/lit/ help a newbie out. I'm not able to come up with a decent motivation for the villain in my thriller novel. Since the motive of the villain is the main reveal kinda at the end, a weak motive makes it a weak story.
So the villain is basically evil masquerading as good. For many years he was a forest ranger after retiring from the army and tried to protect animals and stop poachers in a remote African country. However, at one point he just got fed up, stopped being good and started killing poachers and made it seem like animals were killing it in a sorta supernatural justice. This is the "reveal plot" mind you, the one that slowly unravels as you progress through the mystery, not the main plot.
He was a seasoned ranger veteran for years. Saw countless animals get killed - antlers for their horns, elephants for their tusk, tigers for their skin, paw and whiskers, etc etc. Killed a good many poachers in armed encounters too. Just what was it that made him go over the edge and become an outlaw poacher serial killer?
In my reading experience, the best villains are those whose agony (that compelled them to commit their evil) is so intense that the reader feels that he'd do it too. The reader must feel their pain and rationalise his/her evil in their heads. But then the hero comes up and stops it, and the readers feel "yeah, society would crumble if we all behave like this".. and it is all very cathartic, taking the reader through an emotional rollercoaster.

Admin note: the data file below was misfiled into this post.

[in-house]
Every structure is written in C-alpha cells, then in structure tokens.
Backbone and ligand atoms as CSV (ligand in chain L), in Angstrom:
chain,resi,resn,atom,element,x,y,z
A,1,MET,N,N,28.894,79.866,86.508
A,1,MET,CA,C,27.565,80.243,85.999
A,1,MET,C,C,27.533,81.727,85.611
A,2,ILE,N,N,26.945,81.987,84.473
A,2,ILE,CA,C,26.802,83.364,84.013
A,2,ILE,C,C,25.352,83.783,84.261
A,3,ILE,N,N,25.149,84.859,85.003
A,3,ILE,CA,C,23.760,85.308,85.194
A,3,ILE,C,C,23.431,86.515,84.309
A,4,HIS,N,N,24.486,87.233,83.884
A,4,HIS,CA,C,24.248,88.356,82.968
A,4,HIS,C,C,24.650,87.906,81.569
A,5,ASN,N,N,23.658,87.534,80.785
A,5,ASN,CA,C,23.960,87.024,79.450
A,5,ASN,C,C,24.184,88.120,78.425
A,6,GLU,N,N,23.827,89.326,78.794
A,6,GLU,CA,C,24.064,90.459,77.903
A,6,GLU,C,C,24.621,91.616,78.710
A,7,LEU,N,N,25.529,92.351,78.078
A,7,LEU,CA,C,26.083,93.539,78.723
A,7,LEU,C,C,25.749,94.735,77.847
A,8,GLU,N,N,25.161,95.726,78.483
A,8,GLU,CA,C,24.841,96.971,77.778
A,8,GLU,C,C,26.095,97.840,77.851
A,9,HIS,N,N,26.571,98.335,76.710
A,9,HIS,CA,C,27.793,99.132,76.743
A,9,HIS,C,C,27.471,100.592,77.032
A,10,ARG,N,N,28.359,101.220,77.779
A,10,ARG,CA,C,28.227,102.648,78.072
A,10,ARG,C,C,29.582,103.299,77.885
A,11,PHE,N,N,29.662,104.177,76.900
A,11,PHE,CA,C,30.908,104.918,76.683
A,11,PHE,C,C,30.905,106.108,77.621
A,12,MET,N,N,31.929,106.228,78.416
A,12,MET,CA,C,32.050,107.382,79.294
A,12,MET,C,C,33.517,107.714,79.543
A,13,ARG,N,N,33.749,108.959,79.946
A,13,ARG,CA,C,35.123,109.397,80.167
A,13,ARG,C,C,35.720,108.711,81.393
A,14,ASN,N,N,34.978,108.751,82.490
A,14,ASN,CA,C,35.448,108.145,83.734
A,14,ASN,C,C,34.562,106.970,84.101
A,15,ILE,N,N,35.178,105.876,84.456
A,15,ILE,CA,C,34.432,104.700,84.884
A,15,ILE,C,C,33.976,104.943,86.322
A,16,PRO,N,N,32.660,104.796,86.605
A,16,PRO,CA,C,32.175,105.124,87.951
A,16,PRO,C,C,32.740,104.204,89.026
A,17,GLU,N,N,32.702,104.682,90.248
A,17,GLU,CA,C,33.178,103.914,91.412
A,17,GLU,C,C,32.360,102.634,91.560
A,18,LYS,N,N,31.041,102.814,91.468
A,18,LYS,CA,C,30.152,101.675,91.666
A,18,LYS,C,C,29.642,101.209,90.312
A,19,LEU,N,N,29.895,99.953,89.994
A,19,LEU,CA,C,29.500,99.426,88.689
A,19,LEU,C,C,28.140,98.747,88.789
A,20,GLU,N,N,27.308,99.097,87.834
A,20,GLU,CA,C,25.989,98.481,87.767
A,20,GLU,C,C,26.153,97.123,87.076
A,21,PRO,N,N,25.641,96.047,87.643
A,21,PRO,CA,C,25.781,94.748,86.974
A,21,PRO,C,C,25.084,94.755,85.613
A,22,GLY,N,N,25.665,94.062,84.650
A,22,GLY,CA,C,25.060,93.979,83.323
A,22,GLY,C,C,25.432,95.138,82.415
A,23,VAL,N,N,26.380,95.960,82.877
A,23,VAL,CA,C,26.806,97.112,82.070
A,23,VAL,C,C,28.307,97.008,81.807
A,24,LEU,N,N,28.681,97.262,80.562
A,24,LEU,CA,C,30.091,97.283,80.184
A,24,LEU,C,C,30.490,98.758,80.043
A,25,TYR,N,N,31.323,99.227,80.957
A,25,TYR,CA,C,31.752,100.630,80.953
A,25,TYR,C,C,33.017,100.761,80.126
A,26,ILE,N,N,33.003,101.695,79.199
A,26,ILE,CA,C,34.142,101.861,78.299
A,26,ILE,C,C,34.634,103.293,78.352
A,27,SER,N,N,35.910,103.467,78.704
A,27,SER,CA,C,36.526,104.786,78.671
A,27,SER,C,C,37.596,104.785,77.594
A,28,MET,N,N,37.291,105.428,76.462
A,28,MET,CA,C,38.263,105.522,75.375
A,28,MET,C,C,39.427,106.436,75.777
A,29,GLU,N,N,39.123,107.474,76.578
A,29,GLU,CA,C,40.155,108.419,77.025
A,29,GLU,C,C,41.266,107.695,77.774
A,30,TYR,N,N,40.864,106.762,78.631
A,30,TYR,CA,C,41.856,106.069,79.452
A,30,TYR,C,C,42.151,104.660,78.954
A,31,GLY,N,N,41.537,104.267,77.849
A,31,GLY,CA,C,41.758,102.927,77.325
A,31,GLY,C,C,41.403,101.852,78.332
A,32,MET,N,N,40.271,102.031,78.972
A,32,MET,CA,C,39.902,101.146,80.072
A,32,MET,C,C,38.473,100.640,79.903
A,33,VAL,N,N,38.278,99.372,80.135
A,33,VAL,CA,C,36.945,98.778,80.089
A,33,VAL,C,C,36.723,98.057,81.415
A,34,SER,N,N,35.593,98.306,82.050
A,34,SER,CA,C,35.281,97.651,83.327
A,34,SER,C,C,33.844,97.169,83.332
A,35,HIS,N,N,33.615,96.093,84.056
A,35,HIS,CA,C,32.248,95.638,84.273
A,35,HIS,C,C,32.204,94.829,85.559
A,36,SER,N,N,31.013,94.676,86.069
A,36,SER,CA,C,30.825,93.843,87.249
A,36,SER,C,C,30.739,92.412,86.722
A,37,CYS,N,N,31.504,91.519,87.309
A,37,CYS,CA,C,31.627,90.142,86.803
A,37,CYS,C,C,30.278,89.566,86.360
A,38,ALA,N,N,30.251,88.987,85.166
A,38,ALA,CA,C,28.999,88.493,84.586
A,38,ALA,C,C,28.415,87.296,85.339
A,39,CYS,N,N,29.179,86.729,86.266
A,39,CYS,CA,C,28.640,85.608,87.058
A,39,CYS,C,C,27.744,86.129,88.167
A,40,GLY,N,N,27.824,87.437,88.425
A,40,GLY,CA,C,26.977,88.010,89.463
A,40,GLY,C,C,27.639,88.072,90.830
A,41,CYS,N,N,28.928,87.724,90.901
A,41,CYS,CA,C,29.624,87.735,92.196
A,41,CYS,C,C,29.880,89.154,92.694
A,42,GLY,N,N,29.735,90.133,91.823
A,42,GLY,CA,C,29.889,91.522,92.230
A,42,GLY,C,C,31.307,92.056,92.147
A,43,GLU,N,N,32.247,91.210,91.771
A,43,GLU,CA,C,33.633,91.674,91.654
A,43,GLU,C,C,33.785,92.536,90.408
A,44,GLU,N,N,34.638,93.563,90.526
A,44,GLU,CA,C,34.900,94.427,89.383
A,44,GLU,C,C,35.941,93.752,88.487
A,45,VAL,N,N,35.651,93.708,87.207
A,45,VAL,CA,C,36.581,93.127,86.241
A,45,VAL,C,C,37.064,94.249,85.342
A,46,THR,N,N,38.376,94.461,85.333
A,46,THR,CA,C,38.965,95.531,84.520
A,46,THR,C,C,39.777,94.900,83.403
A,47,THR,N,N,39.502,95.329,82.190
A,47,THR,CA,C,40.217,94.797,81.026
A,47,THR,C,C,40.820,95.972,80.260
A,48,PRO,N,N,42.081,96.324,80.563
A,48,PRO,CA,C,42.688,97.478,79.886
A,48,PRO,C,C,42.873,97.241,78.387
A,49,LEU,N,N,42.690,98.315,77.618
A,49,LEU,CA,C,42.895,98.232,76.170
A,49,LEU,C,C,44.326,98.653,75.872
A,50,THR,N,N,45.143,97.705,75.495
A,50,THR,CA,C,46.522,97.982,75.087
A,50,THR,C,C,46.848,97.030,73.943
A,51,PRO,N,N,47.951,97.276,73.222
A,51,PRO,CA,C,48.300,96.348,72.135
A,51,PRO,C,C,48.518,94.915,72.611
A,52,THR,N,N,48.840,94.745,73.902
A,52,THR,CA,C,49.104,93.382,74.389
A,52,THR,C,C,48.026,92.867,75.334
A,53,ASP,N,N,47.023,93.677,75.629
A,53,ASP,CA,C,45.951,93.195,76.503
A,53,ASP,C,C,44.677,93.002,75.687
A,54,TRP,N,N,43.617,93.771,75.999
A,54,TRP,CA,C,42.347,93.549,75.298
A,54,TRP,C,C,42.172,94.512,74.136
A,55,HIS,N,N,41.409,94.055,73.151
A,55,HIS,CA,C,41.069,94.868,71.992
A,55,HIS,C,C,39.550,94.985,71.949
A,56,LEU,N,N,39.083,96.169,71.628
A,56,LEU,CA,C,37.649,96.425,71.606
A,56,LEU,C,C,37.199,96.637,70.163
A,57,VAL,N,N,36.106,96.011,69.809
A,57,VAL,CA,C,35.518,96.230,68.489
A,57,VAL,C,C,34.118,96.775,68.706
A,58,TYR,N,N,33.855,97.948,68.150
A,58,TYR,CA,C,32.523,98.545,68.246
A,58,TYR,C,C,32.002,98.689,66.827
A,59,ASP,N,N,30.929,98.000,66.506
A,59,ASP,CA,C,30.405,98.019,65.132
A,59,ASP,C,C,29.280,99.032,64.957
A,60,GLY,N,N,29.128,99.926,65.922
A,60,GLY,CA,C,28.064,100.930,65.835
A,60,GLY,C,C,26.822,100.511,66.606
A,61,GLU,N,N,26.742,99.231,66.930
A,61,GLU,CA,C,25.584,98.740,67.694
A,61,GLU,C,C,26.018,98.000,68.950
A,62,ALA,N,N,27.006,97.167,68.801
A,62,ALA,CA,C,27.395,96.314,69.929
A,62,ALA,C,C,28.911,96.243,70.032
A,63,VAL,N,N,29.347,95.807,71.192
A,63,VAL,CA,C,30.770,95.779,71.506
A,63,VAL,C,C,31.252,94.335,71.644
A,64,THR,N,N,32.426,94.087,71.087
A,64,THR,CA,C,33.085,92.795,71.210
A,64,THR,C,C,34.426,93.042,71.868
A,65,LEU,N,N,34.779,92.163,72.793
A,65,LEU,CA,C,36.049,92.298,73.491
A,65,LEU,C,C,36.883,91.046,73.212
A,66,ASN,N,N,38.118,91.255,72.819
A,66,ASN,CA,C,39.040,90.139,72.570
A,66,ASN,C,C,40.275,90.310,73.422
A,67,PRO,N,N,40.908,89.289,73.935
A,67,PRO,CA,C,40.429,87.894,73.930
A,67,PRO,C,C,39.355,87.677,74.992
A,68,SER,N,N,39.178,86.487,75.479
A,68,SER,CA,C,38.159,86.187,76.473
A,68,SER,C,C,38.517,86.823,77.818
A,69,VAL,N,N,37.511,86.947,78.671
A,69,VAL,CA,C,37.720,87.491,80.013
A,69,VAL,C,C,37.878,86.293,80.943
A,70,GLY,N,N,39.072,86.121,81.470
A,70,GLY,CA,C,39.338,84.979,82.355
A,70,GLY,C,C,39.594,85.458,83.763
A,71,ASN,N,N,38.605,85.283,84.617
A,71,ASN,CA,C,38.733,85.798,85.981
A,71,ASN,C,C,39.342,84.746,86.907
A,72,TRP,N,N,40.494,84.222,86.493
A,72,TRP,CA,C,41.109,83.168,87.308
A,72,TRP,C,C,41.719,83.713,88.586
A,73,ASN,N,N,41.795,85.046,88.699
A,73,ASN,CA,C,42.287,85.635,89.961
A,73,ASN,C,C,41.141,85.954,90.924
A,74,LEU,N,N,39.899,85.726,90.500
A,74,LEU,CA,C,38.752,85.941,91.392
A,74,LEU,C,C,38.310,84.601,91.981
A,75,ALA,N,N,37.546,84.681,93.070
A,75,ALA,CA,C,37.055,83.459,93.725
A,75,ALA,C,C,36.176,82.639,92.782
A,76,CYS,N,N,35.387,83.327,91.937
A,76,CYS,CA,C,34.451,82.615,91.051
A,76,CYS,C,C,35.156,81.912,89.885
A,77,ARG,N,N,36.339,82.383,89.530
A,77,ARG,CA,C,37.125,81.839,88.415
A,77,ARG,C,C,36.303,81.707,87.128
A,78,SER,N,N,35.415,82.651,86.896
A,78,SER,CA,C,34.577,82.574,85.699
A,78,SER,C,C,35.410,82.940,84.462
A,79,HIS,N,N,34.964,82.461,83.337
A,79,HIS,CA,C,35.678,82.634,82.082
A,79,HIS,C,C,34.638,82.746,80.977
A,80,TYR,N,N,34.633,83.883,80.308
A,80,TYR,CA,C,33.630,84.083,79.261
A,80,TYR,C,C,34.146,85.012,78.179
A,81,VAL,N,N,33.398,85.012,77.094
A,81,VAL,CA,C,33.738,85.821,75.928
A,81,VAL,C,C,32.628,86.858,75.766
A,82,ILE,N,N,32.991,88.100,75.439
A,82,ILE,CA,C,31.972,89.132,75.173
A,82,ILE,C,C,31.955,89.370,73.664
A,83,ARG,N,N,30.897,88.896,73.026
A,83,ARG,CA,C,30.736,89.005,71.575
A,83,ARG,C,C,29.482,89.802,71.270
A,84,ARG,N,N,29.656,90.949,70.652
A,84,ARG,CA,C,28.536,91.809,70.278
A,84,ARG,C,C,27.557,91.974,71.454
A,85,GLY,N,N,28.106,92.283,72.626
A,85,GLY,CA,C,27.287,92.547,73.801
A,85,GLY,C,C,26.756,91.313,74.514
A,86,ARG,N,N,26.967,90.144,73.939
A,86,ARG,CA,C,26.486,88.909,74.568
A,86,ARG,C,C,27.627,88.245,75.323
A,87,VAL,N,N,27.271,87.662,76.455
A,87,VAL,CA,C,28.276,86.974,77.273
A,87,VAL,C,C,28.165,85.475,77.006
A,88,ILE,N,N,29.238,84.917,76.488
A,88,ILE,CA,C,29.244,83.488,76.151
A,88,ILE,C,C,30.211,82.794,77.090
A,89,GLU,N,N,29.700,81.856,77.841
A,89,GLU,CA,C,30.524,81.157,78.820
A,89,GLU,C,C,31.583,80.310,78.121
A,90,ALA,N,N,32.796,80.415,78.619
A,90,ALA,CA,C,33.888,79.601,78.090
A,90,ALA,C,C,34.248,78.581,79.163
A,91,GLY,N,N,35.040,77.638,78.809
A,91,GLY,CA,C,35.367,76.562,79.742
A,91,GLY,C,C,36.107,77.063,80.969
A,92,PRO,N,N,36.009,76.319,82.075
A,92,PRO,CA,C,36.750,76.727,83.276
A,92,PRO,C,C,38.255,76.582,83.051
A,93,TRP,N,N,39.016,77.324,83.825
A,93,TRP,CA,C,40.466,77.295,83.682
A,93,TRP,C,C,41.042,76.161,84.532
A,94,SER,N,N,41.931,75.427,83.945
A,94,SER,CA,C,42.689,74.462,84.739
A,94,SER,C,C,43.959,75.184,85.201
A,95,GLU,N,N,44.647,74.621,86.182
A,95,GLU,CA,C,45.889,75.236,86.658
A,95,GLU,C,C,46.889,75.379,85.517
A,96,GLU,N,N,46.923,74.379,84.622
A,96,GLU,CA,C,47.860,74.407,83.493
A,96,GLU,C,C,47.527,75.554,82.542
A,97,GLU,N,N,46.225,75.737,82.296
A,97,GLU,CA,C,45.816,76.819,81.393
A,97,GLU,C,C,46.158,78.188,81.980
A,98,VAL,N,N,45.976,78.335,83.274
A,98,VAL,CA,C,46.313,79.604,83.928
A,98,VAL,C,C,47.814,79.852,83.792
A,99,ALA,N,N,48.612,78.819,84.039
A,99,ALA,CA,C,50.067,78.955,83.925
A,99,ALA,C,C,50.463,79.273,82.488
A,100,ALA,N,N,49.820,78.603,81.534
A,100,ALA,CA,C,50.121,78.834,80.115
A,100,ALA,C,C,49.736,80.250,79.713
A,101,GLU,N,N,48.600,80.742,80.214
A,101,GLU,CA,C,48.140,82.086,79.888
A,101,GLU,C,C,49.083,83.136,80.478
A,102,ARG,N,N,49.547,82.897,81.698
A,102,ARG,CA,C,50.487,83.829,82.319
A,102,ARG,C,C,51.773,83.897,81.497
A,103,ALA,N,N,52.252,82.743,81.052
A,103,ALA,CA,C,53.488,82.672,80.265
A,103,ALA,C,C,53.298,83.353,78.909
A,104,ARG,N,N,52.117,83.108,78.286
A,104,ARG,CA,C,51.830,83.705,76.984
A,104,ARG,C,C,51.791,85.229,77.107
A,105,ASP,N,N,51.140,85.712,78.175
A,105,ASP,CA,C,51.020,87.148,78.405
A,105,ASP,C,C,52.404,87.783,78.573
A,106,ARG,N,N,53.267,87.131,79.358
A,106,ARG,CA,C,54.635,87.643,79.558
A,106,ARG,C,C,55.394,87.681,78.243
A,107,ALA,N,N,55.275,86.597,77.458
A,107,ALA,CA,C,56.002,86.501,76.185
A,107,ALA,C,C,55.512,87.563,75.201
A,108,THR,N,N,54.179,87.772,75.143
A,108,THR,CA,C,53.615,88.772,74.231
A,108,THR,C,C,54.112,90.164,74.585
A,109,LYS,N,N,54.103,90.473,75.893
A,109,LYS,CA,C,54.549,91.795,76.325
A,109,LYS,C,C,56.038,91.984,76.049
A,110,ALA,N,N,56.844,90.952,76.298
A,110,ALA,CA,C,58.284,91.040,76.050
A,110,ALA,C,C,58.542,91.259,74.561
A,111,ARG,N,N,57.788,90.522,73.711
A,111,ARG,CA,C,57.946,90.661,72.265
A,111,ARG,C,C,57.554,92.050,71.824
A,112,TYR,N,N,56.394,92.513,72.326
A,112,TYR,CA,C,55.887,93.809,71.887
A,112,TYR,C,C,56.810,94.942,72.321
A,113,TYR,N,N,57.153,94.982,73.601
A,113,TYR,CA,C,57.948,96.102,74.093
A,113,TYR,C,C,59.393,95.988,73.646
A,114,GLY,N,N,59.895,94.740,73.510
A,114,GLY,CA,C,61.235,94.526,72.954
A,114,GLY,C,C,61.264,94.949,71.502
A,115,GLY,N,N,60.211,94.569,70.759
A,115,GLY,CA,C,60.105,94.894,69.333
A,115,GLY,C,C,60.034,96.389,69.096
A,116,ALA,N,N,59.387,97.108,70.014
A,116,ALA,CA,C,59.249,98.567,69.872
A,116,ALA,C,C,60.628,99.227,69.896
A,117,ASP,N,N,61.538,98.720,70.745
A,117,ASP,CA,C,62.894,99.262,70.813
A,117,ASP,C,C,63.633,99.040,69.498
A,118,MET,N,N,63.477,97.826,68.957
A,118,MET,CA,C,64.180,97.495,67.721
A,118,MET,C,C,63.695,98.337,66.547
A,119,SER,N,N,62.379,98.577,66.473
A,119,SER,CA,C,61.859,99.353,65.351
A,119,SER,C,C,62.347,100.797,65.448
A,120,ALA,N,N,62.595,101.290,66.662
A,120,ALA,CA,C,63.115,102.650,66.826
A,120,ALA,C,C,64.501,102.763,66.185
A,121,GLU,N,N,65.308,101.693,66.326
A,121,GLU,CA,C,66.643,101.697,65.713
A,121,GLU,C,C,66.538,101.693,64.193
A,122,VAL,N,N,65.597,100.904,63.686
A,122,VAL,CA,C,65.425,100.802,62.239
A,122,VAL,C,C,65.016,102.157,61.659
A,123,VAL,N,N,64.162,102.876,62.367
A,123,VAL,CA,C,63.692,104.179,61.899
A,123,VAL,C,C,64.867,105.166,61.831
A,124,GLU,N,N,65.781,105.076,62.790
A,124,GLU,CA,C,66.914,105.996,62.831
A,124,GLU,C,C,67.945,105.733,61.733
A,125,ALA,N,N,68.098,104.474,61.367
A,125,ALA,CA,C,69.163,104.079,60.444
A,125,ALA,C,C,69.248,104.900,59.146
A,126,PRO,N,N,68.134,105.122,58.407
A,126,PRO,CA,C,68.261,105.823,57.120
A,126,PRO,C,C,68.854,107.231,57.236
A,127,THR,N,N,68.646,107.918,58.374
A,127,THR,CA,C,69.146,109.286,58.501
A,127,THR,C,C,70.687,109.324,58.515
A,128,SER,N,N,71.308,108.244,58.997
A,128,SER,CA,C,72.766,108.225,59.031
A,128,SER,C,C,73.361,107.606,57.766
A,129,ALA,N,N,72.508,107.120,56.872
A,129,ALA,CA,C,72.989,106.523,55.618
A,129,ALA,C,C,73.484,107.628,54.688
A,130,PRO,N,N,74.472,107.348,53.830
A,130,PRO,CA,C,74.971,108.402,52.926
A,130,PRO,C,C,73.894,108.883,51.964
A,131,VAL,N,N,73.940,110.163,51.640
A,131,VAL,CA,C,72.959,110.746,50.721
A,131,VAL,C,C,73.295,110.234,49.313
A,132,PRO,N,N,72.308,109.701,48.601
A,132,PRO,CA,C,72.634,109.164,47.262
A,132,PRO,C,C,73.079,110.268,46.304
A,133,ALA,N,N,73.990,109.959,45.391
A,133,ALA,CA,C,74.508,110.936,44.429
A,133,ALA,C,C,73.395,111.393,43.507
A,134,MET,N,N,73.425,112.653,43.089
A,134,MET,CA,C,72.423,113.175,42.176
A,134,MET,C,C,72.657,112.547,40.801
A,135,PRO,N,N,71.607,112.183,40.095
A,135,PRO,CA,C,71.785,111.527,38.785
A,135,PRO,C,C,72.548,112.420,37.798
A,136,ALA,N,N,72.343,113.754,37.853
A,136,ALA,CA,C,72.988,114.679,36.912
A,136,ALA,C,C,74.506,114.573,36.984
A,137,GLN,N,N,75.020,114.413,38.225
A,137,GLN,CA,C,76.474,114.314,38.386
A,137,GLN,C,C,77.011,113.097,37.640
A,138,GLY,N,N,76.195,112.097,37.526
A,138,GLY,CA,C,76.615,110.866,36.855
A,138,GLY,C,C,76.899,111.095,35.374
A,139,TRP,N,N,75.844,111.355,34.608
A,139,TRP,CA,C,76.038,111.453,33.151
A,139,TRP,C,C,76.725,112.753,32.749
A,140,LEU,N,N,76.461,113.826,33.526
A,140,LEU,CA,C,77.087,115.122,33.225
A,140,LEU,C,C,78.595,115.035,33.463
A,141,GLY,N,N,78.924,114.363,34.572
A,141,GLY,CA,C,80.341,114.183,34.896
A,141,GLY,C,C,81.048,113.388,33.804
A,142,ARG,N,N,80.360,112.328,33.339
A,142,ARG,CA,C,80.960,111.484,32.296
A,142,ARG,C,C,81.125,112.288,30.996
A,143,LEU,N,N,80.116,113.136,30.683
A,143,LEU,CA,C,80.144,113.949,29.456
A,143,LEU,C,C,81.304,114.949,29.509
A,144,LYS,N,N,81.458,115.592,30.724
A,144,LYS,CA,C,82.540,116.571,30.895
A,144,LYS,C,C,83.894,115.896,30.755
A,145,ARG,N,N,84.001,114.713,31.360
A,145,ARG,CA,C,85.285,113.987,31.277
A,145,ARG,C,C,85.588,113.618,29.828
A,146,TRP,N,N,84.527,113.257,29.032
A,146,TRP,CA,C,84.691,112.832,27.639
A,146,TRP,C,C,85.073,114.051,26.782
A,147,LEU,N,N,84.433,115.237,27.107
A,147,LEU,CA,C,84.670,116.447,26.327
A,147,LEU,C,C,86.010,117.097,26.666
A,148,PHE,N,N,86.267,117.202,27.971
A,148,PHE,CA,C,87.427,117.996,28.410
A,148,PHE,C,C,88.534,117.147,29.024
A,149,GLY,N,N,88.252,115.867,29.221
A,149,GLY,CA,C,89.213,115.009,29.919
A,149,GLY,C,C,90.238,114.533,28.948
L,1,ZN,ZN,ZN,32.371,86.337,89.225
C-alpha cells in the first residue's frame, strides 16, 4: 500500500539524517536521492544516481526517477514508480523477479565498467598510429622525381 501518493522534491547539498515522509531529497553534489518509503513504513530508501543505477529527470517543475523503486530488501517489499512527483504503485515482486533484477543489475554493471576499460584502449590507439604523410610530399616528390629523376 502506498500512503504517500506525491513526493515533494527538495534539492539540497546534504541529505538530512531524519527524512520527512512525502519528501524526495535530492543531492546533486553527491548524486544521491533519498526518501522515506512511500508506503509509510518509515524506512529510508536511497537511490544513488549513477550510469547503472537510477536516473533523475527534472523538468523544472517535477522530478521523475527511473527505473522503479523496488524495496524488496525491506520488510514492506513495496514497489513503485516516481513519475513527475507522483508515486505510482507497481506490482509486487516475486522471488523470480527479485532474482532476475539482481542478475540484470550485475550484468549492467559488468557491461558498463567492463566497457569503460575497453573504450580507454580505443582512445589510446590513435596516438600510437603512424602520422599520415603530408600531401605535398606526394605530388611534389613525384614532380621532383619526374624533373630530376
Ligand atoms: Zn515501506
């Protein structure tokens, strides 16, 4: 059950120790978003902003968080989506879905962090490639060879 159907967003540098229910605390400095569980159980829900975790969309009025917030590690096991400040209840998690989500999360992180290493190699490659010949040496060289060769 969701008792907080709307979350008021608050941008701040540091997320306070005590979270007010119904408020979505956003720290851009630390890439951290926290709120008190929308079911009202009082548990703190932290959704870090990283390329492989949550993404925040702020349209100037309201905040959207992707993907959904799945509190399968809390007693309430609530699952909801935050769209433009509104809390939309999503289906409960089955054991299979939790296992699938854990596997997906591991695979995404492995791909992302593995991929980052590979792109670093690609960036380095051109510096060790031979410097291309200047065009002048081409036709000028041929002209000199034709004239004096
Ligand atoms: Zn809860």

Killing a favourite baby elephant for a guy whose career involves death (of fellow soldiers, fellow rangers and park animals) and dealing with it to continue with his duty doesn't just feel strong enough.
He went over the edge because his wife, who he wedded and bedded against mother nature's better judgement (he hears the echoes of the winds and waters...they instruct him on best practice throughout his life), aborted his unborn child. She parades around the organ parts, preserved by plan parenthood (which by some unintended legality and the close scrutiny of public opinion in wake of recent events, CANNOT be sold as they were intended but are given back to her), like trophies; hanging them on the walls, no better than a buck's head. Part of it is a political agenda and media attention that she craves, part of it is destroying her husband for buying her a beautiful fur coat three Christmases ago (she's Puerto-Rican Jewish but she still celebrates Christmas with him because she was raised secular). He had always had a strange pragmatism in his respect for animals and could appreciate the rustic primordial necessity that is a fur coat. She, on the other hand, a bleeding heart activist and candy-store convictioneer, needed to destroy a part of him for that gesture and this is how she did it. Suddenly, the difference between man and beast, child and prey, unravels for him. And funny enough, his reaction...inspired for his greatest hatred for her...results in an unyielding adherence to exactly what she wanted him to do. Naturally, she should never appear in the narrative action of the story.